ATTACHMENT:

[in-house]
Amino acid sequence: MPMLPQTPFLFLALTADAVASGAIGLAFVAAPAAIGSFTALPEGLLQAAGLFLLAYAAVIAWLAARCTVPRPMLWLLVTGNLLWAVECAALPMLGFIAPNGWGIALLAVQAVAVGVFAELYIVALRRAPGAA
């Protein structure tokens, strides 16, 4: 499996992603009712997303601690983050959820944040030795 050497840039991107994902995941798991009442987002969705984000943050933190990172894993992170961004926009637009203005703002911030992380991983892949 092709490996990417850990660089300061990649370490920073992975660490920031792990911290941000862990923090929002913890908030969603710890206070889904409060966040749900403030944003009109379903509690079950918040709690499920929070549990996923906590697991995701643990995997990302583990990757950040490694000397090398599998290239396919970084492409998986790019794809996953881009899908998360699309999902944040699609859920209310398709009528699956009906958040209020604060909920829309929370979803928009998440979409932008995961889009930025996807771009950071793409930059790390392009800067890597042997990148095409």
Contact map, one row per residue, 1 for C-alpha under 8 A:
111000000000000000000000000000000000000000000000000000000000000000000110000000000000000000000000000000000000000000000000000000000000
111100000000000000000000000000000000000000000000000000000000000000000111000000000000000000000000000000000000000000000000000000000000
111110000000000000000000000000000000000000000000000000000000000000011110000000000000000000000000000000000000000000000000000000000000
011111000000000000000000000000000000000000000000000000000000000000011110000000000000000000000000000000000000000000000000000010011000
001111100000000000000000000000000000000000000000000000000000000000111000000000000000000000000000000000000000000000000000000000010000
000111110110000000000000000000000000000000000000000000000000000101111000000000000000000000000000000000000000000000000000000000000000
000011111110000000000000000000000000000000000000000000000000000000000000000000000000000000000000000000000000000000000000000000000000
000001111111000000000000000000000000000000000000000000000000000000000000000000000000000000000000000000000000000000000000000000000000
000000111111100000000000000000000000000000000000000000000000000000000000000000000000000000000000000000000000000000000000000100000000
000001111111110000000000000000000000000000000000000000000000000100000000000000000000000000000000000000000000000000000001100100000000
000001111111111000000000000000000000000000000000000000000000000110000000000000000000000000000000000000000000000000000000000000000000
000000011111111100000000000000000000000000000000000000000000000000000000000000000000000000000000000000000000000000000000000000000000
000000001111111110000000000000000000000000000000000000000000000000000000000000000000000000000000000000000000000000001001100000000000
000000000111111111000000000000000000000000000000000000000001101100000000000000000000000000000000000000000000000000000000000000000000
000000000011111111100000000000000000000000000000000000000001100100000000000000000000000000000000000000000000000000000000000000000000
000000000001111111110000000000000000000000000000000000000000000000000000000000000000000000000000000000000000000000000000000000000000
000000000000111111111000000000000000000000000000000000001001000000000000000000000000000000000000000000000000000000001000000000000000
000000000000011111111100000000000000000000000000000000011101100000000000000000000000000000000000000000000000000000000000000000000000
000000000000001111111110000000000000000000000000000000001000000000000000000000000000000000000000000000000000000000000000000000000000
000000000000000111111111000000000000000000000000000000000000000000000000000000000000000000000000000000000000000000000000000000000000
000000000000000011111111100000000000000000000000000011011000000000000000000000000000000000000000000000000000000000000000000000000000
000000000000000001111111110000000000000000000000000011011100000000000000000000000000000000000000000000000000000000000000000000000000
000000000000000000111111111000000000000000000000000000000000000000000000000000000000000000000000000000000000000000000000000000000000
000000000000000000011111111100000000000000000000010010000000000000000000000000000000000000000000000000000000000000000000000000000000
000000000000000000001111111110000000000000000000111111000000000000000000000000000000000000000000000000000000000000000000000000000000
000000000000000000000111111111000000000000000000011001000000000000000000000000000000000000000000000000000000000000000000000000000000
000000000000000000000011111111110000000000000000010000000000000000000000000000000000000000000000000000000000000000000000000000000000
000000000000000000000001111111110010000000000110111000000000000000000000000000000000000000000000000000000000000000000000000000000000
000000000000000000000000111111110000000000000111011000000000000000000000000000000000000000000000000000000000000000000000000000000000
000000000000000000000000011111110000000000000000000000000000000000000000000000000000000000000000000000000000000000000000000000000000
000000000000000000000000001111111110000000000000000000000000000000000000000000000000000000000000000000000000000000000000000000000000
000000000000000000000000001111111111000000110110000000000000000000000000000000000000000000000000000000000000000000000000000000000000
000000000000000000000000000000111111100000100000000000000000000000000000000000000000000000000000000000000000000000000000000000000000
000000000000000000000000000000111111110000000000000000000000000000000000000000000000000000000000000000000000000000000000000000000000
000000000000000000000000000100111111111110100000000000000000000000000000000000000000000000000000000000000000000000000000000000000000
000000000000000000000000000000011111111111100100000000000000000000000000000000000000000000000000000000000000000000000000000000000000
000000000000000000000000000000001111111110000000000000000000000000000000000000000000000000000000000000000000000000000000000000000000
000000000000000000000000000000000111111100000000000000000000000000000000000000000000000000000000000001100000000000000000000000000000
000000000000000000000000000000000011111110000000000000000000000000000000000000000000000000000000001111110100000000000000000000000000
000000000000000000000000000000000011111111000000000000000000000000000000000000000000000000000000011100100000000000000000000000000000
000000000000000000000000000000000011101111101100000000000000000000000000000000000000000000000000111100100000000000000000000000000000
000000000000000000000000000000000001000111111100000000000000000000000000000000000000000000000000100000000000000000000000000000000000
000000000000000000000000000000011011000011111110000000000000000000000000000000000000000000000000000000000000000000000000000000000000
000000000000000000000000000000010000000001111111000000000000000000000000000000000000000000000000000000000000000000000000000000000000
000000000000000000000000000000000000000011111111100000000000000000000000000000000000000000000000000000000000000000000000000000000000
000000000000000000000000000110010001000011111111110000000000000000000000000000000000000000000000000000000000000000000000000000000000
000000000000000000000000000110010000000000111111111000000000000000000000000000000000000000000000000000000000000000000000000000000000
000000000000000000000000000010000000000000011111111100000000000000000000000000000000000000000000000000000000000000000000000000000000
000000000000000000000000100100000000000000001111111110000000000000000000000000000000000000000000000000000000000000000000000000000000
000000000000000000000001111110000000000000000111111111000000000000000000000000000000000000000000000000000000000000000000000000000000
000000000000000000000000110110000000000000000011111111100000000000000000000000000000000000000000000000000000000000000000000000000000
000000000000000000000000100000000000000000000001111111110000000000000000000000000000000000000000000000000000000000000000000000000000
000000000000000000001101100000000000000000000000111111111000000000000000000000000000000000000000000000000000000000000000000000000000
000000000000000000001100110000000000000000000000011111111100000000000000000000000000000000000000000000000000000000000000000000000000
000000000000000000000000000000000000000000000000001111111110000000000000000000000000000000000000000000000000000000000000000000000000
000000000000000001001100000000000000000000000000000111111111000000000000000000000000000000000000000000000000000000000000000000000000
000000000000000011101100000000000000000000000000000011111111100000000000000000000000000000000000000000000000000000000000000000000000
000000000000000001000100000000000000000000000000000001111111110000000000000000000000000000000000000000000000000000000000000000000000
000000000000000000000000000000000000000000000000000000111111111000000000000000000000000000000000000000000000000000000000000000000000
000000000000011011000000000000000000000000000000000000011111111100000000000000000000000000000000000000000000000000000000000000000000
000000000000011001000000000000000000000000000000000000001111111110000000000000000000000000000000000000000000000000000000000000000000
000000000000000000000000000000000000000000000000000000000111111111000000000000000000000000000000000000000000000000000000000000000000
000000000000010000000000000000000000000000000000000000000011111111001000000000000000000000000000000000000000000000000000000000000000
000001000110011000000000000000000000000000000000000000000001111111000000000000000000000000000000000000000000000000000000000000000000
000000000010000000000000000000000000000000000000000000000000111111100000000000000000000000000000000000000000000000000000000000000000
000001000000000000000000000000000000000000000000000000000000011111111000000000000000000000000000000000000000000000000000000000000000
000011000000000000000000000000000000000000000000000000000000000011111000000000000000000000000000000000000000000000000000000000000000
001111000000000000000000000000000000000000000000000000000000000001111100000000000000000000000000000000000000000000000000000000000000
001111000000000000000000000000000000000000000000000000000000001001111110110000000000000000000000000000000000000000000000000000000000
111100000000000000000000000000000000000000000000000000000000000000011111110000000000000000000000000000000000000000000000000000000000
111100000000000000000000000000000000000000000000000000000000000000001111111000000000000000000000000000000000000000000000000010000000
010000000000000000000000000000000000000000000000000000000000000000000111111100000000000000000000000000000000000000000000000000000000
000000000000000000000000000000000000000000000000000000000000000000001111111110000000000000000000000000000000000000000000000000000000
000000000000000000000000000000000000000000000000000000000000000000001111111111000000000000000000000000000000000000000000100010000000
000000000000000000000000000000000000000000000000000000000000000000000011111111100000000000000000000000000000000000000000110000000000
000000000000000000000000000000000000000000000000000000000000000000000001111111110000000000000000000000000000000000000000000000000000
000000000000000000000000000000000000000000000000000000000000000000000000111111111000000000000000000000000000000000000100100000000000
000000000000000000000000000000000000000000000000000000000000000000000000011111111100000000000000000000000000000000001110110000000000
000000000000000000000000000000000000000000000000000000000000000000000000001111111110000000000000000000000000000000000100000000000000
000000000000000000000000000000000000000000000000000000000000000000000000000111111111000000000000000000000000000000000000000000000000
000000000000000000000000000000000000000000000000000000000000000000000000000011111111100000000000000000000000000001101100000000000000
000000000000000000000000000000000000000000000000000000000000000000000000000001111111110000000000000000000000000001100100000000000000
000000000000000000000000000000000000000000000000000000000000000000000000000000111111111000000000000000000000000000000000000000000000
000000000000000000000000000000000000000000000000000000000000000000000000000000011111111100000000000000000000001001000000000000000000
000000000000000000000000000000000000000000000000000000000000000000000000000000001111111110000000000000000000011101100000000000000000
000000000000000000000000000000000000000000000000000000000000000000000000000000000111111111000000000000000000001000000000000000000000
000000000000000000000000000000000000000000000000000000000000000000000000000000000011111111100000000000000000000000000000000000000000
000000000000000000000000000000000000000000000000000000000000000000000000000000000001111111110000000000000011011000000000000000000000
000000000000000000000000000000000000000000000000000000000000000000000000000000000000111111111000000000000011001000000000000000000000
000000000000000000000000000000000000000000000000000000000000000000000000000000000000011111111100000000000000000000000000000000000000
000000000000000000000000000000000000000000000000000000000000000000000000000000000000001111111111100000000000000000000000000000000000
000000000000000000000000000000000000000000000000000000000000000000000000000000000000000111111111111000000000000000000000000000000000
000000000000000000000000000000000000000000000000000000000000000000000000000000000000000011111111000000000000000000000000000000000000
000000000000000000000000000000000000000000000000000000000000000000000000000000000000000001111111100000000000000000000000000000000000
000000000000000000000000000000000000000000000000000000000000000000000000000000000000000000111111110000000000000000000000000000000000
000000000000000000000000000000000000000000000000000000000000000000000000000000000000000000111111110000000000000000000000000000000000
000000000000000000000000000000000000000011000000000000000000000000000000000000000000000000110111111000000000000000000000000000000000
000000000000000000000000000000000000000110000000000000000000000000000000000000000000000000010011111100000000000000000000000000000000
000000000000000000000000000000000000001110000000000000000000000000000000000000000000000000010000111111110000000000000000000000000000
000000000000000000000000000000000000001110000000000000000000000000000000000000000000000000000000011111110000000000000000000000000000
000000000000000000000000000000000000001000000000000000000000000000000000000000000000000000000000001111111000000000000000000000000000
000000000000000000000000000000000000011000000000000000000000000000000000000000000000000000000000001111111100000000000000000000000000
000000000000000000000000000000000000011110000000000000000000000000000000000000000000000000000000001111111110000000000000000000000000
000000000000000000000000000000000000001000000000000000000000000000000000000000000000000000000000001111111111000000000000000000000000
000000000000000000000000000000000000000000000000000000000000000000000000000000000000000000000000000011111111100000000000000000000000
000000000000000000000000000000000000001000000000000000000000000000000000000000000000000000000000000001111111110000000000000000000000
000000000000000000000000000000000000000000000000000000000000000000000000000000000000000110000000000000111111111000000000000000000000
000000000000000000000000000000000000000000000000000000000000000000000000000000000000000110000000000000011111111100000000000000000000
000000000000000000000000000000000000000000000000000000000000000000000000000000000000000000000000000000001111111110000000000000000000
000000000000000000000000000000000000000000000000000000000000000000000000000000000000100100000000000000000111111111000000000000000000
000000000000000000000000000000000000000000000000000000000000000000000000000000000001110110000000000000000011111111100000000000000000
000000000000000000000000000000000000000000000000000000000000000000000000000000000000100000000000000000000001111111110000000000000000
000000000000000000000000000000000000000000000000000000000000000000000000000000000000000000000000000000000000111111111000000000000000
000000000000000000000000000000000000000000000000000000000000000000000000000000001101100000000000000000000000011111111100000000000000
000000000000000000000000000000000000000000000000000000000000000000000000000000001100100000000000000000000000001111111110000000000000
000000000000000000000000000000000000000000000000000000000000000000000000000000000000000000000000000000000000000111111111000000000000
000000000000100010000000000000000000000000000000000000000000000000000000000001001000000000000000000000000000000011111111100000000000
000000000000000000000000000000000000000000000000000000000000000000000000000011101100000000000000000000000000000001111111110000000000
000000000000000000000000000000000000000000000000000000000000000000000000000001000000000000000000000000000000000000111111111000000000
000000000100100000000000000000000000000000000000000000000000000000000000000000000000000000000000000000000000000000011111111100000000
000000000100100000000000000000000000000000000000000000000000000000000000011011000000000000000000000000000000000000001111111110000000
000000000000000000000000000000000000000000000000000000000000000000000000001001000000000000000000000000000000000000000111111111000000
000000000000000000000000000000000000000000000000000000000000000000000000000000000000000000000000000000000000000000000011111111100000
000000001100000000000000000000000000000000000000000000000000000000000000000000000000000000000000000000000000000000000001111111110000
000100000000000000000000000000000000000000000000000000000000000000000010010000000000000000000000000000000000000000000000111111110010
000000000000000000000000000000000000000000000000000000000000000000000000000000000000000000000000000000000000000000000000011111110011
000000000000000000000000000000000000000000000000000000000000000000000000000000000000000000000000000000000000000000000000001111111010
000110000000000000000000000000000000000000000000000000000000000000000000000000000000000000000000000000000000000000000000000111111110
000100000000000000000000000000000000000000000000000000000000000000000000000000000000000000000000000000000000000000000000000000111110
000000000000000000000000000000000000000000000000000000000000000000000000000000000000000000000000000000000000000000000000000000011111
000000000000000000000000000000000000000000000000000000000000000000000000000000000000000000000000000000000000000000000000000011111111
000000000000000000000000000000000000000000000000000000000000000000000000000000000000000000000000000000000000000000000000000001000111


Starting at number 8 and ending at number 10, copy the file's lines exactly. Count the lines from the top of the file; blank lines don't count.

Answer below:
011111000000000000000000000000000000000000000000000000000000000000011110000000000000000000000000000000000000000000000000000010011000
001111100000000000000000000000000000000000000000000000000000000000111000000000000000000000000000000000000000000000000000000000010000
000111110110000000000000000000000000000000000000000000000000000101111000000000000000000000000000000000000000000000000000000000000000